If you want to create the future of a market, look to the consumer behavior of early adopters, and test for what people don’t want.
User Experience design has been a hot topic over recent years, but it has an Achilles Heal that many overlook. Are you paying attention to the behaviour of lead consumers? In Clayton Christensen’s The Innovators Dilemma, this is a basic flaw of incumbents. Successful mainstream organizations have an established customer bases, most of whom are reasonably satisfied with the current product or service. Unfortunately, however, customers for firms serving the mass market, the offerings has ‘crossed the chasm’ and have largely of middle-of-the-road needs(Crossing The Chasm, Geoffrey Moore). These markets are not ‘lead users’ or early adopters, users who today want new solutions to leading-edge needs beyond the mainstream products or services on offer. These ‘lead users’ are often push the boundaries of current solutions.
Over the past decade we’ve seen multiple incumbents fall victim to living in naivety, as disruptive players transform entire markets in short periods of time. Incumbent displacement has happened so often that established firms are well aware of the potential for disruption. But it is hard to advise precisely what to do about it. Or is it?
Incumbents traditionally engage in an audience of validation, allowing them to prove they are right. While most of the modern disruptors look to invalidate assumptions amongst early adopter markets, thus quickly ruling out adoption risks. This gives disruptors a clear advantage, as they gain greater clarity on the future mainstream behaviours, preferences and choices of consumers. Such analysis and testing is done using one of Kotler‘s tools, the Black Box Model. A “black box” is a construct in psychology used to explain the unexplained. We can observe certain aspects of the process, but not the actual thought process and how it leads to action.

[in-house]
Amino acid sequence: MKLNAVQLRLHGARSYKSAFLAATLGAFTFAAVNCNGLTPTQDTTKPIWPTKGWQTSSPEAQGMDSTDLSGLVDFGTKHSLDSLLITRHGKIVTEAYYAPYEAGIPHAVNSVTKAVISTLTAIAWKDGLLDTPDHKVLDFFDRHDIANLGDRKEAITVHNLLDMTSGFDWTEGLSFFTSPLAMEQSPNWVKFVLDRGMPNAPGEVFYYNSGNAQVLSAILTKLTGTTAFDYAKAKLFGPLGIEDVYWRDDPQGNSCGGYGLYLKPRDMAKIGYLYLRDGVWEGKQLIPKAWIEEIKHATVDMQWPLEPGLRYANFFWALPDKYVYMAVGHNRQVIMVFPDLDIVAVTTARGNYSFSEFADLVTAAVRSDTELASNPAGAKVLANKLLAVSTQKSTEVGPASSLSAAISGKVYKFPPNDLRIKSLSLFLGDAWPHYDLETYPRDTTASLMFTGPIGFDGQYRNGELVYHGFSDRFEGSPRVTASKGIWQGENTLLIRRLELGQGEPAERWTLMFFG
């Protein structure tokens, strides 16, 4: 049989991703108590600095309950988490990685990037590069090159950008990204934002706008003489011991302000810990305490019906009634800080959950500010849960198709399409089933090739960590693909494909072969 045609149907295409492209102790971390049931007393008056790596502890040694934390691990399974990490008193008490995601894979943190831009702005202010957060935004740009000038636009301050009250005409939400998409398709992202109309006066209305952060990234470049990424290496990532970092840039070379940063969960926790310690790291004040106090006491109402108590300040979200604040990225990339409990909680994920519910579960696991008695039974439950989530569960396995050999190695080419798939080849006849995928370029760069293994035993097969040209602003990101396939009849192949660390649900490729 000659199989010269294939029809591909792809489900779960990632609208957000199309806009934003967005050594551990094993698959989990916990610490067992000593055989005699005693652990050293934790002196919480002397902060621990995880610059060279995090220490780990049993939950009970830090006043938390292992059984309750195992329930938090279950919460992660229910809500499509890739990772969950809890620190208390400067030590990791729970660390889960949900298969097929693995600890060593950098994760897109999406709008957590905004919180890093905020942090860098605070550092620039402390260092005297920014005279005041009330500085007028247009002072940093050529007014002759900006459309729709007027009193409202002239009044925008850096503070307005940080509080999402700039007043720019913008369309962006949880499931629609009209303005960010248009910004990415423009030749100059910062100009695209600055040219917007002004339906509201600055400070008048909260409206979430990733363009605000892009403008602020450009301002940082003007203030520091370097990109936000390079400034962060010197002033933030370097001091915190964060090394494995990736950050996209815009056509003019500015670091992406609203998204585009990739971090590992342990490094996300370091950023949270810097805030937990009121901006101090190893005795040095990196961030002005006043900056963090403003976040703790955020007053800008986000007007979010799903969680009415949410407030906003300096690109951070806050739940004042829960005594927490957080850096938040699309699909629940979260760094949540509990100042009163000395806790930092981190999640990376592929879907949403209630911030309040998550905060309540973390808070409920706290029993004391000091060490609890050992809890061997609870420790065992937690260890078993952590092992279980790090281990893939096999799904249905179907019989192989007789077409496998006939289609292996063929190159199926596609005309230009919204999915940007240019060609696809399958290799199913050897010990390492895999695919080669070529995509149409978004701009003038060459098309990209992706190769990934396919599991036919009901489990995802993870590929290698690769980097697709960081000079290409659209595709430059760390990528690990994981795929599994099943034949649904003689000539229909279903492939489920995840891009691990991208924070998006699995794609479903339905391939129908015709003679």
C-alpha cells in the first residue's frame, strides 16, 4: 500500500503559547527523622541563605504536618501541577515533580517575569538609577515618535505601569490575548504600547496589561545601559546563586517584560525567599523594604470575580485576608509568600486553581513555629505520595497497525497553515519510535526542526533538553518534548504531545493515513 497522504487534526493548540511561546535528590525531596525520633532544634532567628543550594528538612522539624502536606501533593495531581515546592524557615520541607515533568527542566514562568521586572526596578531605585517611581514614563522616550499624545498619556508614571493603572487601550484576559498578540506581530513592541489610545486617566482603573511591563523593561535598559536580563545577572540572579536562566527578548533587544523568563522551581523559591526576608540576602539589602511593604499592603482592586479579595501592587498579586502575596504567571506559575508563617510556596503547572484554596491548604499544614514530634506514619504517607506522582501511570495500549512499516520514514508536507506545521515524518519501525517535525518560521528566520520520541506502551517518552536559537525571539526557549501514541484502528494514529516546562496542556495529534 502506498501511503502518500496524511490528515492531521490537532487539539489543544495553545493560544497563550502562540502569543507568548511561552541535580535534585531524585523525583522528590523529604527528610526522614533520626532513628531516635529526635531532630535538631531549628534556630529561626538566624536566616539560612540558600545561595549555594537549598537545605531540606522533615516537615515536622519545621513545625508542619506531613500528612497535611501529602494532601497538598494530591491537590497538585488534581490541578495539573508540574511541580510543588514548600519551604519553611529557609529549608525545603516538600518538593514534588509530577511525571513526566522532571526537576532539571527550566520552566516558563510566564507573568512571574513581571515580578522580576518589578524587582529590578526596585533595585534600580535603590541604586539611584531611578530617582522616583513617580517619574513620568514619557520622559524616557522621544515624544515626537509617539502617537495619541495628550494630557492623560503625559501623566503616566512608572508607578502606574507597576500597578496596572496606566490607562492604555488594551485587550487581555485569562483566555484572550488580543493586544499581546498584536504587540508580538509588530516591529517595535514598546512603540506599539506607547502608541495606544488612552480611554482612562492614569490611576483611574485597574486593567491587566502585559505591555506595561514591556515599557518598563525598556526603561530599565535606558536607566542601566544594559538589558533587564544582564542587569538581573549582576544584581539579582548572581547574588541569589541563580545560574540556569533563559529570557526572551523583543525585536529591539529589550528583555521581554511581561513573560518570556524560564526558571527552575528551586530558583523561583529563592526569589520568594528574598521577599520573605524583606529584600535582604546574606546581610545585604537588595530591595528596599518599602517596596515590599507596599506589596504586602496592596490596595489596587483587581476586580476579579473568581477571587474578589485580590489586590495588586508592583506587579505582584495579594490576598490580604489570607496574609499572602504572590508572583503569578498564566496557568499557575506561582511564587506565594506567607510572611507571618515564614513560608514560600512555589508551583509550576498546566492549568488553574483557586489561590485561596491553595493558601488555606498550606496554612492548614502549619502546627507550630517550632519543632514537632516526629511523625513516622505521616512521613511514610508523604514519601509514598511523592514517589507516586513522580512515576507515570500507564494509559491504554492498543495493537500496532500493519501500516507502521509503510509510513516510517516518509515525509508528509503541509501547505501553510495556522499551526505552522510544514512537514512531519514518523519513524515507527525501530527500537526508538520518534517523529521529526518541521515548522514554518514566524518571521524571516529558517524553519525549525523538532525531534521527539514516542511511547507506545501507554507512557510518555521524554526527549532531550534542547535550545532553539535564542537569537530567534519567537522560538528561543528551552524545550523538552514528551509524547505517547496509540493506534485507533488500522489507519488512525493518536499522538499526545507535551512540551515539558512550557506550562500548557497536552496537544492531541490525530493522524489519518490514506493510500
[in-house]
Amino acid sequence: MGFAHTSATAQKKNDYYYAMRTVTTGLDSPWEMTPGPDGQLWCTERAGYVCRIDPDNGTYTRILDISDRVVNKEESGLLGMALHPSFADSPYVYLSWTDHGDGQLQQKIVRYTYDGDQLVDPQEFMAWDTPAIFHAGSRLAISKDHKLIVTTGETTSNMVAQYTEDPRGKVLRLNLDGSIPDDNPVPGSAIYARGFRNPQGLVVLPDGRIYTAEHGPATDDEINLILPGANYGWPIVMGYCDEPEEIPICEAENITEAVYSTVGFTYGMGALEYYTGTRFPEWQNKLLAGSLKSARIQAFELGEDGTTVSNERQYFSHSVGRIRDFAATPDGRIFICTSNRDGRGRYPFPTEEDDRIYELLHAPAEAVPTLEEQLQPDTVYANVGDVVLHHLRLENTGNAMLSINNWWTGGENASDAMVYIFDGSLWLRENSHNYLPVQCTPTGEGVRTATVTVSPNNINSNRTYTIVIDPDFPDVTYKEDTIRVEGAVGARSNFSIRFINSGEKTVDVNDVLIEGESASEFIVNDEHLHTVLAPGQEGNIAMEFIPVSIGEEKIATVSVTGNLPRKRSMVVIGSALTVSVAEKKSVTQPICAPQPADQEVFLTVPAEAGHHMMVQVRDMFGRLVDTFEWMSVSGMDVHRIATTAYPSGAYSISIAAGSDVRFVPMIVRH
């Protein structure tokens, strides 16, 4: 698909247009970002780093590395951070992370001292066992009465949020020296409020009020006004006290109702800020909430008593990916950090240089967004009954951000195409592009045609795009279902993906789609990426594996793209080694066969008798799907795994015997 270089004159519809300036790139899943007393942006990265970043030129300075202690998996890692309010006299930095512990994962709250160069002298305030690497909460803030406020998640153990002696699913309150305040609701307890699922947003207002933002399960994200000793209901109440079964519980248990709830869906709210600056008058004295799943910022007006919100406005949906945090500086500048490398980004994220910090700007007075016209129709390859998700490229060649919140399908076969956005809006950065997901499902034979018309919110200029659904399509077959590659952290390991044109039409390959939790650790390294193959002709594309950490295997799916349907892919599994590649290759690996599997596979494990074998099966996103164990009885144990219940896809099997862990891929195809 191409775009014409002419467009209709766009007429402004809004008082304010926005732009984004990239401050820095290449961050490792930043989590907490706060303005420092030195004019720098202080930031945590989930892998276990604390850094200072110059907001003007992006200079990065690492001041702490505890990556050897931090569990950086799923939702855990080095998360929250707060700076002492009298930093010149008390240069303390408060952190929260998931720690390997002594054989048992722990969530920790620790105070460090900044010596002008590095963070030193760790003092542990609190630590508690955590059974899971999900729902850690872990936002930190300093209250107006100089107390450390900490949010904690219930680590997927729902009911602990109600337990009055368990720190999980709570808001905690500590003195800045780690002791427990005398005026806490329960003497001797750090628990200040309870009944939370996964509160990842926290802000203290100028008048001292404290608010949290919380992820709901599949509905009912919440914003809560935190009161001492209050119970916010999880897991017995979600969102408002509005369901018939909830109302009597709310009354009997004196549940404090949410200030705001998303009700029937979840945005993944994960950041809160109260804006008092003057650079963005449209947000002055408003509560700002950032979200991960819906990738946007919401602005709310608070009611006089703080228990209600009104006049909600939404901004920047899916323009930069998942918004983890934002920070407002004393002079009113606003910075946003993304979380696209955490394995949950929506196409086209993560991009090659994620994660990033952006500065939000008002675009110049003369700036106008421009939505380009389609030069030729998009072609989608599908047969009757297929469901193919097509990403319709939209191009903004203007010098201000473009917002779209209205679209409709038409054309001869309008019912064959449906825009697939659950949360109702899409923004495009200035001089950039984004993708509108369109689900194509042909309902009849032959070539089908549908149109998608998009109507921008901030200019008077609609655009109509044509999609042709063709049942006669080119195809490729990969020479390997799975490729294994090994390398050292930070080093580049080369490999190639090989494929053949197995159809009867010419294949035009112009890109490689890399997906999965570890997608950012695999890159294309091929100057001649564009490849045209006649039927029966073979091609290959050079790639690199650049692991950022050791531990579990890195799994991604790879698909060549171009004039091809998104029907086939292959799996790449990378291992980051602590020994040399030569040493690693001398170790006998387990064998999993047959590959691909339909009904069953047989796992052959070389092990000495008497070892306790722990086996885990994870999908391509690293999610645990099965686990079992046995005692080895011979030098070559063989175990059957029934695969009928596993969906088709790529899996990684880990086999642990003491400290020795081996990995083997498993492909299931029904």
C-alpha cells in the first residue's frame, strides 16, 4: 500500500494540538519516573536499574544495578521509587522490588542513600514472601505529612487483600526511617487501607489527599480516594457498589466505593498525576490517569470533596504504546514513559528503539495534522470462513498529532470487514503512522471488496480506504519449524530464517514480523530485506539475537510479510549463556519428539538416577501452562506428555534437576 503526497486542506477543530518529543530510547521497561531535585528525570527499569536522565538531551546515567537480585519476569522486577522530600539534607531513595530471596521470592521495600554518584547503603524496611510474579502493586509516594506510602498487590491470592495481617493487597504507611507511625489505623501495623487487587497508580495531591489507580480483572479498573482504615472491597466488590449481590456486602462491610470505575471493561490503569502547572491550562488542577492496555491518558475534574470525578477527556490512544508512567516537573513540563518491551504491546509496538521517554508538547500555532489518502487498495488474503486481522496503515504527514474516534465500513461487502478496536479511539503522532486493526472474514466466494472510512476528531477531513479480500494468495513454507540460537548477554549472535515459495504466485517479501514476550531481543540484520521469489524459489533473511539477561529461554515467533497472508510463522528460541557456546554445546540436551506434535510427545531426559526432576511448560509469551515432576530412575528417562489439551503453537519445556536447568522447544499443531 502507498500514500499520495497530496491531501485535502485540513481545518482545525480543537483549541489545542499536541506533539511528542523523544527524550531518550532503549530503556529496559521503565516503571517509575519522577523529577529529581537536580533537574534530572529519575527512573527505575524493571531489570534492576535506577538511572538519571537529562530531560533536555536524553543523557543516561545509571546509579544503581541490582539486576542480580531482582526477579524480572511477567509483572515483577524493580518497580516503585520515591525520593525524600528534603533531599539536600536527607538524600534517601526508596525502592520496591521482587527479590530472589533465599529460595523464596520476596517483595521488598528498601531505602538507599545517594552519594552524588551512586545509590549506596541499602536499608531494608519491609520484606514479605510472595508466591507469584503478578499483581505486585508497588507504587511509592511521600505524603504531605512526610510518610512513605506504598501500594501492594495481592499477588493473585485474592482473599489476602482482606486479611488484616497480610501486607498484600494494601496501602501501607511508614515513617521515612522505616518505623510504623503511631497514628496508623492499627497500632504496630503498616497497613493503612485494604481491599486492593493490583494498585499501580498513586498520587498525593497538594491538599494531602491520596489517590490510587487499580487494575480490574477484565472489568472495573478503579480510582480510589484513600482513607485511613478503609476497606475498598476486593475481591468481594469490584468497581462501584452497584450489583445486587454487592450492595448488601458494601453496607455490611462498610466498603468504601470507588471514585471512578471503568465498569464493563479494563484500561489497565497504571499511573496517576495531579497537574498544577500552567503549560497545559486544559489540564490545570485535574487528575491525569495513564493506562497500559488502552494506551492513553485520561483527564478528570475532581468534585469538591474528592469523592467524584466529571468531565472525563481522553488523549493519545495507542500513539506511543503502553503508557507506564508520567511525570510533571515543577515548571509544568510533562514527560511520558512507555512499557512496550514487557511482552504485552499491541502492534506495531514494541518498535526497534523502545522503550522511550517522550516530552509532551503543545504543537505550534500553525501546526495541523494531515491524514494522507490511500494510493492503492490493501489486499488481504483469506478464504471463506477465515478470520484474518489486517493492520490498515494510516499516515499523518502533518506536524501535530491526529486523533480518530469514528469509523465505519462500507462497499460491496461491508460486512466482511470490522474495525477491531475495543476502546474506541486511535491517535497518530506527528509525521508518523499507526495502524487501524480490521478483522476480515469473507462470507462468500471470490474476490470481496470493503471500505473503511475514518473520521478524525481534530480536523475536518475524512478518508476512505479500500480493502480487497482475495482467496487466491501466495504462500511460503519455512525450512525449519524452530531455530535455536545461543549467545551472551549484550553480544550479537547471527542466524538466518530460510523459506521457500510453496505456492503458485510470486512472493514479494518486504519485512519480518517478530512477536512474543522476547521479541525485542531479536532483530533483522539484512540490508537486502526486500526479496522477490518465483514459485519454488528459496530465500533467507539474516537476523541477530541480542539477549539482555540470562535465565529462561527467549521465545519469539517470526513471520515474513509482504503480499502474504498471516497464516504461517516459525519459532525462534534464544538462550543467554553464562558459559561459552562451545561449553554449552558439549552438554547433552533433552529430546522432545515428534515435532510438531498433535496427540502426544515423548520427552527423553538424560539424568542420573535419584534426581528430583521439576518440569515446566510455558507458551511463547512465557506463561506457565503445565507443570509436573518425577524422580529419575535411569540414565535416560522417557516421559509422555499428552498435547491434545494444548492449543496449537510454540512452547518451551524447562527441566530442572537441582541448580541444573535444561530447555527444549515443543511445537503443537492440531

The parts that we can observe are what happens outside the mind. We can observe the outside forces acting upon a person and how the person responds as a result. The step in between is the “black box” of Consumer Behavior.
Consumer behavior is a fairly broad marketing term that essentially seeks to answer the question of why consumers act the way they do. If we can study and understand what makes people tick, we can better tailor our marketing messages to their wants and needs, even predict where they shift.
The Black Box Model (Kotler, 2004) is related to the black box theory of behaviorism, where the focus is not set on the processes inside a consumer, but the relation between the stimuli and the response of the consumer. Even Eric Ries’ Lean Startup has strong elements of Black Box models, as it aims to test the unknown, unseen, focusing on the early adopter market to find an appropriate customer, problem and solution fit. By engaging this audience to invalid assumptions, innovators can fairly efficiently ‘create the future.’
So why is such a testing approach not more common? The answer lies in the decision framework of incumbents, which aims to only justify an assumed solution, usually lead by numbers sourced from existing mainstream markets. A weak place to find trends of future behaviours.
“If you want to create the future of a market, look to the consumer behavior of early adopters.”
If you want to create the future of a market, look to the early adopters. They are usually the individuals that play around with stuff even if it’s not very good, giving you valuable feedback into the viability of your product or service. Enabling the accelerated maturity, and eventual user traction and growth. Essentially, you’re looking for the minimum set of features needed to learn from your early adopters because you want to learn early what users want and don’t want. Limiting time and energy spent on products that no one really wants.
This post was originally published on scottebales.com as “Consumer Behavior: Creating The Future“
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